Son of Saul and the Holocaust portrayal [AYO RECOMMENDATION]
There is, nowadays, a heavy discussion about the way of depicting the Holocaust in modern cinema (a so-called memory discourse).
Words by Jan Tracz
For example, famous philosopher, Theodore Adorno, believed that these disheartening moments of human history shouldn’t be banned from the social consciousness, but they are somehow – unfortunately – modified in nowadays pop culture. Adorno linked his notion to the Bilderverbot (modern culture leading to “the prohibition of graven images”) and mimesis, an approach taken from the Ancient Greeks (meaning “imitation” of historical events).
Theodor W. Adorno (right) with writer Heinrich Böll (Image: picture-alliance/akg-images)
If a Hollywoodian Schindler’s List somehow encapsulates the entirety of the Holocaust experience, then Son of Saul, the directorial debut for László Nemes, only captures a small fraction of the whole Jewish extermination (it conveys the perspective of one person). And, paradoxically, it evokes much stronger feelings for the audience. It appears that the film’s purpose is straightforward in its interpretation: Nemes adopts Adorno’s approach as a paradigm of Son of Saul, as he believes that Holocaust should be portrayed in a real, naturalistic technique. However, he refuses to imitate (through his film) the memory “in its entire, proper way”. He is willing to picture it through his idea (which I will explain below). Naturally, mimesis is the second crucial factor that evokes various emotions: through the actors, scenography, costumes, or even dialogues related to the history of Sonderkommando’s operations which was a work unit made up for Nazi death camp prisoners.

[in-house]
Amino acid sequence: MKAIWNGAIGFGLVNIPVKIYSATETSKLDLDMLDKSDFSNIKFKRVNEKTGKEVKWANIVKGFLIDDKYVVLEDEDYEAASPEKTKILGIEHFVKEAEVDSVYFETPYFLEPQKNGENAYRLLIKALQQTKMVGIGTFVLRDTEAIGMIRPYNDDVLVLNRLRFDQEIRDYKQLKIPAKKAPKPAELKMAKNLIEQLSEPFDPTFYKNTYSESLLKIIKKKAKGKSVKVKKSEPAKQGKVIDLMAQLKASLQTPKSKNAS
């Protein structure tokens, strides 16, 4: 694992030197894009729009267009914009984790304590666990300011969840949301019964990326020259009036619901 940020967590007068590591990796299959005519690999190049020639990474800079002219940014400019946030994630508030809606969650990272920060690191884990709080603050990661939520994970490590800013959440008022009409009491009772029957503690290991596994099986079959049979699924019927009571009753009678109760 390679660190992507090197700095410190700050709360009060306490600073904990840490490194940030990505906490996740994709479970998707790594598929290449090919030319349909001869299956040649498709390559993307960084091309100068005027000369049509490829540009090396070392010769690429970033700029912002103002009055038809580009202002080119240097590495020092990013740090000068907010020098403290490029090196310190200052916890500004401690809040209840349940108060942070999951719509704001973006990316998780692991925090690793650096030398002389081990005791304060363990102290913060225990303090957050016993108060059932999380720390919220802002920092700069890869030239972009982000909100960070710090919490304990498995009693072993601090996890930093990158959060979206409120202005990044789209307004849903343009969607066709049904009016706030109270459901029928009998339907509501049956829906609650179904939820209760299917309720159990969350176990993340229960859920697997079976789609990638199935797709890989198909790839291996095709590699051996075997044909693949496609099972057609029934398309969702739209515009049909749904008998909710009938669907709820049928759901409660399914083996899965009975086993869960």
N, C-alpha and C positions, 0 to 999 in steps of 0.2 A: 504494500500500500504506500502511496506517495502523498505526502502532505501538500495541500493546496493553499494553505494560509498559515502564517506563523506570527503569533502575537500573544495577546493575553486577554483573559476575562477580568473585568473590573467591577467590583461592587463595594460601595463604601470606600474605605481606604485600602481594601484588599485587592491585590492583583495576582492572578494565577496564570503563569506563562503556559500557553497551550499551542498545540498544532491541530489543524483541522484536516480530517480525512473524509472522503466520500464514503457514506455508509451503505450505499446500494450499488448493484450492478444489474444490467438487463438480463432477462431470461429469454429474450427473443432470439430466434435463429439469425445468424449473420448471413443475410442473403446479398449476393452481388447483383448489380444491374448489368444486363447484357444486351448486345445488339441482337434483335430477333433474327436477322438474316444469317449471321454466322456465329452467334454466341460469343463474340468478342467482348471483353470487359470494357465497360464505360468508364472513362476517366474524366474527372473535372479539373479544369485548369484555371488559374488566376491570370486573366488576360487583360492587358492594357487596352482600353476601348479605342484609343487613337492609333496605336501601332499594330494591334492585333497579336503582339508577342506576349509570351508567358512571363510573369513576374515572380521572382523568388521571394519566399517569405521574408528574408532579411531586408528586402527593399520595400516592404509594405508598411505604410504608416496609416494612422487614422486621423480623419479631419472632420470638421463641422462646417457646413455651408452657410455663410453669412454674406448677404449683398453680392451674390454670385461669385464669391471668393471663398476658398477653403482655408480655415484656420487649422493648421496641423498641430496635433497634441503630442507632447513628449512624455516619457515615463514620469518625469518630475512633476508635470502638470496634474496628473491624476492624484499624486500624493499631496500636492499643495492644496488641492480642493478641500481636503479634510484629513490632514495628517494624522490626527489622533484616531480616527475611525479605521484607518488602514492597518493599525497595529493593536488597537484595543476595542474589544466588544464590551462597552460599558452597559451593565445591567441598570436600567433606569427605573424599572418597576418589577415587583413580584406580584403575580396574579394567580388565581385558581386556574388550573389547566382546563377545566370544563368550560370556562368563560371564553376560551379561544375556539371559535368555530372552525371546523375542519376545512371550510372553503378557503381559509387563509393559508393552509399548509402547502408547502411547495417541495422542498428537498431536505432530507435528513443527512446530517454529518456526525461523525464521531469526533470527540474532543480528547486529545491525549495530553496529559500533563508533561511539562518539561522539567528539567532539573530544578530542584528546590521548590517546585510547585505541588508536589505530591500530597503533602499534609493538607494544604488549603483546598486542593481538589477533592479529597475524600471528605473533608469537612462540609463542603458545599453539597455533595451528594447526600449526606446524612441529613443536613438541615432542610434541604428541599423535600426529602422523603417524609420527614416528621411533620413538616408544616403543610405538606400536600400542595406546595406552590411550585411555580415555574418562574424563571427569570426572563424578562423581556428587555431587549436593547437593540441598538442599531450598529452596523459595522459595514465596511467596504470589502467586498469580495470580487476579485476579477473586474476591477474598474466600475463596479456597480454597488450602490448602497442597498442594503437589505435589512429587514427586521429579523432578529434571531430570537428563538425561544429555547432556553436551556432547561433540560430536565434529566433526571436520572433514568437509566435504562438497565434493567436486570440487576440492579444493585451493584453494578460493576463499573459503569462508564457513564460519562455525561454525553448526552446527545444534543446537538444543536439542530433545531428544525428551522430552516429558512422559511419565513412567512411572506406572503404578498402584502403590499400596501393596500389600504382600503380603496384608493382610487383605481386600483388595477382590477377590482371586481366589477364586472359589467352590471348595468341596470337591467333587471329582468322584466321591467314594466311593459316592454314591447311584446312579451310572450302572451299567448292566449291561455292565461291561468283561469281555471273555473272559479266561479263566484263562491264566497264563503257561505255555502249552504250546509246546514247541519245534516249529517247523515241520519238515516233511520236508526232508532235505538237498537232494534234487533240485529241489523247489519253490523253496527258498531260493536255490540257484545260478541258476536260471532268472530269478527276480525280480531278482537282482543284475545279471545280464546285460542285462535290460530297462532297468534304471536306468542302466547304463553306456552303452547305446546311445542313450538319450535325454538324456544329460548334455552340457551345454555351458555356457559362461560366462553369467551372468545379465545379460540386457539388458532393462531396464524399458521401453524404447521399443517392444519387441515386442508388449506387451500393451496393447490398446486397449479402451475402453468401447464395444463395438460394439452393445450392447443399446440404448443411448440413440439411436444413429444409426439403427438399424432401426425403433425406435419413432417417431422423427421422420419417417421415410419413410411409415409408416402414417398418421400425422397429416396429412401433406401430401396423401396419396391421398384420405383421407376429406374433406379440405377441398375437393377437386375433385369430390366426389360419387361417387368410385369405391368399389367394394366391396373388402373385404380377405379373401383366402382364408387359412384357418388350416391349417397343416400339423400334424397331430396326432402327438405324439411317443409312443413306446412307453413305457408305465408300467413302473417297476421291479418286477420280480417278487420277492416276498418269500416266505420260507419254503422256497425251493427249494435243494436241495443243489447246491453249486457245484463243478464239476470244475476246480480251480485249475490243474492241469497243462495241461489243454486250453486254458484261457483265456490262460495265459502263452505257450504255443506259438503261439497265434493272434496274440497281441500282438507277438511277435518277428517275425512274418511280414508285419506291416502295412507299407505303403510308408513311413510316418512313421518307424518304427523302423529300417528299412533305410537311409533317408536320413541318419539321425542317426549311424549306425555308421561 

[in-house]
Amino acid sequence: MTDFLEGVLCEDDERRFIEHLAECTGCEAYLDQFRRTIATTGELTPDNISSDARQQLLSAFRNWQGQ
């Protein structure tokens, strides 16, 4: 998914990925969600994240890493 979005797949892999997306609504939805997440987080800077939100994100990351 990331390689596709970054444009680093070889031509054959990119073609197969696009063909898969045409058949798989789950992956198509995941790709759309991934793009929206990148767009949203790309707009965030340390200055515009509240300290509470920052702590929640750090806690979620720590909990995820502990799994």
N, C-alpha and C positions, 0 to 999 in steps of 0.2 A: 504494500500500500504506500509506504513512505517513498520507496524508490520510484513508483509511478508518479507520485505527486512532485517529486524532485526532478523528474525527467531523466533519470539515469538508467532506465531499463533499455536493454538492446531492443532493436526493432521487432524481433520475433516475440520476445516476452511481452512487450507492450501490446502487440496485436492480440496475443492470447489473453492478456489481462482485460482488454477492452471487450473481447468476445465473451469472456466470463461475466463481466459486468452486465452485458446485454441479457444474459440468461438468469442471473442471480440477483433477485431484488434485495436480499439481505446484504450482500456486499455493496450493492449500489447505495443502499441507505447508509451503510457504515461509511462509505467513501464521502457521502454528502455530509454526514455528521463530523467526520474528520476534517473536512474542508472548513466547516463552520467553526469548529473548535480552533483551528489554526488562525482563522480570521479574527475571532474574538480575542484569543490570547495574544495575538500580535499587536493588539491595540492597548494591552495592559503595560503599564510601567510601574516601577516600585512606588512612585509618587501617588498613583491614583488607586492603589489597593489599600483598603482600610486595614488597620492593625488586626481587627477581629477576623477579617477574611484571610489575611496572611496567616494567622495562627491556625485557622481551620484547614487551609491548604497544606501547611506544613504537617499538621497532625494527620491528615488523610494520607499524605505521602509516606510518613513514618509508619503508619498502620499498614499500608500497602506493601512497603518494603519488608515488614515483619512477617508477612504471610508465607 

Schindler's List (Steven Spielberg, 1993)
And it is nothing new: Schindler’s List made use of the same elements. However, the essence of Hungarian film is its daring cinematography. The director uses original point-of-view shots, which are nothing more than putting a camera behind the back of the protagonist and following his traces through the entire movie. It seems that is the main hero, who is the bearer of the horrendous events, not the spectator of the film. He is a bearer in the sense that he perceives them through his viewpoint and sensitivity, so we (the audience) do not have to do it later. What I mean is that Nemes deliberately makes a statement: he wants us to remember not through the image, but through the senses. People already suffered enough, so we, humanity, do not have to experience the same visualisation of death and constraint. But the audience still has to comprehend these events as a warning for new generations.
Son of Saul (László Nemes, 2015)
That is why Nemes mostly uses diegetic sound, not film images, like screams from the gas chamber. Only sometimes he reminds us of the actual images of suffering (there is a scene wherein the background naked prisoners are killed, but Nemes still focuses on Saul’s presence; his affections are the most important). Consequently, the spectator centres attention on what exactly tends to happen to Saul’s body when the hero’s subconsciousness needs to handle the whole disaster; in the film, Saul experiences emotional numbness. We are being asked: do we want to see one hundred per cent of the truth about these war crimes, if the film’s image is already terrifying?
Son of Saul (László Nemes, 2015)
J. Hoberman once asked: “Is it possible to make a feel-good entertainment about the ultimate feel-bad experience of the 20th century?” Probably yes, and Spielberg’s production adheres to that question. But to rephrase Hoberman’s examination, luckily, it is also possible to make a feel-bad entertainment about the ultimate feel-bad experience of the 20th century: and this “amusement” is embodied in the Son of Saul, our today's recommendation for the weekend screening.